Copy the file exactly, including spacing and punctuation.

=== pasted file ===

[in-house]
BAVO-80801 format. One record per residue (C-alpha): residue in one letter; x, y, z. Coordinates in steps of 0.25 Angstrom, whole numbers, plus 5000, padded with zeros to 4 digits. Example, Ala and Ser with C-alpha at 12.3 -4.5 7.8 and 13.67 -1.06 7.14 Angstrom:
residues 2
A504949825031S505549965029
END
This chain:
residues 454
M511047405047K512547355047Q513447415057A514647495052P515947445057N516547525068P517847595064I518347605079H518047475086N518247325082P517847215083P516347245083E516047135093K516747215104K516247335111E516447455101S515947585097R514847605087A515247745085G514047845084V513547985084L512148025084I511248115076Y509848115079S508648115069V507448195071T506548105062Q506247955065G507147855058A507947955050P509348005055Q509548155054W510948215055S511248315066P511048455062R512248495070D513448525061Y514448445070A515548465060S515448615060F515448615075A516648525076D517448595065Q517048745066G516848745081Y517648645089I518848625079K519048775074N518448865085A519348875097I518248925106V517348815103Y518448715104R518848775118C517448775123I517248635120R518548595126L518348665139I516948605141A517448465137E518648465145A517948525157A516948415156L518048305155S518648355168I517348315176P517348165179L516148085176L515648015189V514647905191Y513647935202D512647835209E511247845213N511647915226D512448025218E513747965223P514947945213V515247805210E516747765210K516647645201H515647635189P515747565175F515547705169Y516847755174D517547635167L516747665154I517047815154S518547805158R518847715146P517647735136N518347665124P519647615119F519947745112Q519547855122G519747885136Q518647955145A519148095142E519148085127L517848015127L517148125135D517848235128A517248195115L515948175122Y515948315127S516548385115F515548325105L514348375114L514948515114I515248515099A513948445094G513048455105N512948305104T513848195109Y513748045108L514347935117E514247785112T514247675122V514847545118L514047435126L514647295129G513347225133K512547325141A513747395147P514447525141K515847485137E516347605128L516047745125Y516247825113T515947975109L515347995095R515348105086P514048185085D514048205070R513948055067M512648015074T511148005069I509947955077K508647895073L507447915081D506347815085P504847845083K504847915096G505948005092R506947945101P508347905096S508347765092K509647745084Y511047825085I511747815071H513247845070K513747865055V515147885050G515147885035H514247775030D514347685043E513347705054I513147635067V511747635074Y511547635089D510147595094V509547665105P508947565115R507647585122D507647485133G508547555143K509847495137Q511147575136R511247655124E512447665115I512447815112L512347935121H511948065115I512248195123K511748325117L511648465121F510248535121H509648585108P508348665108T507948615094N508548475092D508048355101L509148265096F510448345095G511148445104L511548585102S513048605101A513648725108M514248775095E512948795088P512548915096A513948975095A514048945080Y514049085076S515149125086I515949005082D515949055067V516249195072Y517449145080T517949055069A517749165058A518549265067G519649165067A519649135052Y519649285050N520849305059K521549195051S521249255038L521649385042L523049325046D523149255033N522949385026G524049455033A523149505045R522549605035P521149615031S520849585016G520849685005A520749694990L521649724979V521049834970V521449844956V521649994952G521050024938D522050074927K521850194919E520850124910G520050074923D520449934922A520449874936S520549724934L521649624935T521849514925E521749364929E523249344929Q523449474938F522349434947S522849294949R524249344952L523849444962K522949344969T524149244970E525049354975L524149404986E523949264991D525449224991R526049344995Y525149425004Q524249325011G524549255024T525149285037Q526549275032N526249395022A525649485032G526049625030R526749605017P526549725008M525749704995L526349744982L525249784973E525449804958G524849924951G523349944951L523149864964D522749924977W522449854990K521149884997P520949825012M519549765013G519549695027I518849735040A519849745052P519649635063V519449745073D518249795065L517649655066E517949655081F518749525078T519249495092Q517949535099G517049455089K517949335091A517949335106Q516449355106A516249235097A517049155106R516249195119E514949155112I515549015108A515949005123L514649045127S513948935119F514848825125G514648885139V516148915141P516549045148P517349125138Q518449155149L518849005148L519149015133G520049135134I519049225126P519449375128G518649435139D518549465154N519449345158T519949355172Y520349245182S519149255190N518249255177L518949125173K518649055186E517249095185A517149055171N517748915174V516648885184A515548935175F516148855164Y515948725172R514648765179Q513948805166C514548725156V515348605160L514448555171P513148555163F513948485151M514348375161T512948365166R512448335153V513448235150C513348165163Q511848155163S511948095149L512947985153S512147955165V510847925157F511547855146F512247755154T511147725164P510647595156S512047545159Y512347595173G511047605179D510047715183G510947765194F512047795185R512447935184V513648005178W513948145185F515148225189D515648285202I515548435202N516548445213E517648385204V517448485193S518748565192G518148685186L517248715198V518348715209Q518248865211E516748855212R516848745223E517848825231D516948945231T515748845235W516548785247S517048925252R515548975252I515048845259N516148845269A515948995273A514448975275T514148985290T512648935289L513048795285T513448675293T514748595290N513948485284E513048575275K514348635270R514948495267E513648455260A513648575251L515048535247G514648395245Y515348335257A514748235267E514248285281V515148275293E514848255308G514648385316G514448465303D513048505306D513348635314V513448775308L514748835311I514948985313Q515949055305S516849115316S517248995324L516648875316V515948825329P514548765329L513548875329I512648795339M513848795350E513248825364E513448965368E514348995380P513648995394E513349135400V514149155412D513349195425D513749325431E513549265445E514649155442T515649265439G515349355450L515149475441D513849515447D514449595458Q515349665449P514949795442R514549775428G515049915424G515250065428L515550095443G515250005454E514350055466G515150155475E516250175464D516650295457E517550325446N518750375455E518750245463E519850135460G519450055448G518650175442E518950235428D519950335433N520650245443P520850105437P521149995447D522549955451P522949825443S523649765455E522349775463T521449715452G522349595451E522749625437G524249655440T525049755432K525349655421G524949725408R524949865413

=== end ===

[in-house]
BAVO-80801 format. One record per residue (C-alpha): residue in one letter; x, y, z. Coordinates in steps of 0.25 Angstrom, whole numbers, plus 5000, padded with zeros to 4 digits. Example, Ala and Ser with C-alpha at 12.3 -4.5 7.8 and 13.67 -1.06 7.14 Angstrom:
residues 2
A504949825031S505549965029
END
This chain:
residues 454
M511047405047K512547355047Q513447415057A514647495052P515947445057N516547525068P517847595064I518347605079H518047475086N518247325082P517847215083P516347245083E516047135093K516747215104K516247335111E516447455101S515947585097R514847605087A515247745085G514047845084V513547985084L512148025084I511248115076Y509848115079S508648115069V507448195071T506548105062Q506247955065G507147855058A507947955050P509348005055Q509548155054W510948215055S511248315066P511048455062R512248495070D513448525061Y514448445070A515548465060S515448615060F515448615075A516648525076D517448595065Q517048745066G516848745081Y517648645089I518848625079K519048775074N518448865085A519348875097I518248925106V517348815103Y518448715104R518848775118C517448775123I517248635120R518548595126L518348665139I516948605141A517448465137E518648465145A517948525157A516948415156L518048305155S518648355168I517348315176P517348165179L516148085176L515648015189V514647905191Y513647935202D512647835209E511247845213N511647915226D512448025218E513747965223P514947945213V515247805210E516747765210K516647645201H515647635189P515747565175F515547705169Y516847755174D517547635167L516747665154I517047815154S518547805158R518847715146P517647735136N518347665124P519647615119F519947745112Q519547855122G519747885136Q518647955145A519148095142E519148085127L517848015127L517148125135D517848235128A517248195115L515948175122Y515948315127S516548385115F515548325105L514348375114L514948515114I515248515099A513948445094G513048455105N512948305104T513848195109Y513748045108L514347935117E514247785112T514247675122V514847545118L514047435126L514647295129G513347225133K512547325141A513747395147P514447525141K515847485137E516347605128L516047745125Y516247825113T515947975109L515347995095R515348105086P514048185085D514048205070R513948055067M512648015074T511148005069I509947955077K508647895073L507447915081D506347815085P504847845083K504847915096G505948005092R506947945101P508347905096S508347765092K509647745084Y511047825085I511747815071H513247845070K513747865055V515147885050G515147885035H514247775030D514347685043E513347705054I513147635067V511747635074Y511547635089D510147595094V509547665105P508947565115R507647585122D507647485133G508547555143K509847495137Q511147575136R511247655124E512447665115I512447815112L512347935121H511948065115I512248195123K511748325117L511648465121F510248535121H509648585108P508348665108T507948615094N508548475092D508048355101L509148265096F510448345095G511148445104L511548585102S513048605101A513648725108M514248775095E512948795088P512548915096A513948975095A514048945080Y514049085076S515149125086I515949005082D515949055067V516249195072Y517449145080T517949055069A517749165058A518549265067G519649165067A519649135052Y519649285050N520849305059K521549195051S521249255038L521649385042L523049325046D523149255033N522949385026G524049455033A523149505045R522549605035P521149615031S520849585016G520849685005A520749694990L521649724979V521049834970V521449844956V521649994952G521050024938D522050074927K521850194919E520850124910G520050074923D520449934922A520449874936S520549724934L521649624935T521849514925E521749364929E523249344929Q523449474938F522349434947S522849294949R524249344952L523849444962K522949344969T524149244970E525049354975L524149404986E523949264991D525449224991R526049344995Y525149425004Q524249325011G524549255024T525149285037Q526549275032N526249395022A525649485032G526049625030R526749605017P526549725008M525749704995L526349744982L525249784973E525449804958G524849924951G523349944951L523149864964D522749924977W522449854990K521149884997P520949825012M519549765013G519549695027I518849735040A519849745052P519649635063V519449745073D518249795065L517649655066E517949655081F518749525078T519249495092Q517949535099G517049455089K517949335091A517949335106Q516449355106A516249235097A517049155106R516249195119E514949155112I515549015108A515949005123L514649045127S513948935119F514848825125G514648885139V516148915141P516549045148P517349125138Q518449155149L518849005148L519149015133G520049135134I519049225126P519449375128G518649435139D518549465154N519449345158T519949355172Y520349245182S519149255190N518249255177L518949125173K518649055186E517249095185A517149055171N517748915174V516648885184A515548935175F516148855164Y515948725172R514648765179Q513948805166C514548725156V515348605160L514448555171P513148555163F513948485151M514348375161T512948365166R512448335153V513448235150C513348165163Q511848155163S511948095149L512947985153S512147955165V510847925157F511547855146F512247755154T511147725164P510647595156S512047545159Y512347595173G511047605179D510047715183G510947765194F512047795185R512447935184V513648005178W513948145185F515148225189D515648285202I515548435202N516548445213E517648385204V517448485193S518748565192G518148685186L517248715198V518348715209Q518248865211E516748855212R516848745223E517848825231D516948945231T515748845235W516548785247S517048925252R515548975252I515048845259N516148845269A515948995273A514448975275T514148985290T512648935289L513048795285T513448675293T514748595290N513948485284E513048575275K514348635270R514948495267E513648455260A513648575251L515048535247G514648395245Y515348335257A514748235267E514248285281V515148275293E514848255308G514648385316G514448465303D513048505306D513348635314V513448775308L514748835311I514948985313Q515949055305S516849115316S517248995324L516648875316V515948825329P514548765329L513548875329I512648795339M513848795350E513248825364E513448965368E514348995380P513648995394E513349135400V514149155412D513349195425D513749325431E513549265445E514649155442T515649265439G515349355450L515149475441D513849515447D514449595458Q515349665449P514949795442R514549775428G515049915424G515250065428L515550095443G515250005454E514350055466G515150155475E516250175464D516650295457E517550325446N518750375455E518750245463E519850135460G519450055448G518650175442E518950235428D519950335433N520650245443P520850105437P521149995447D522549955451P522949825443S523649765455E522349775463T521449715452G522349595451E522749625437G524249655440T525049755432K525349655421G524949725408R524949865413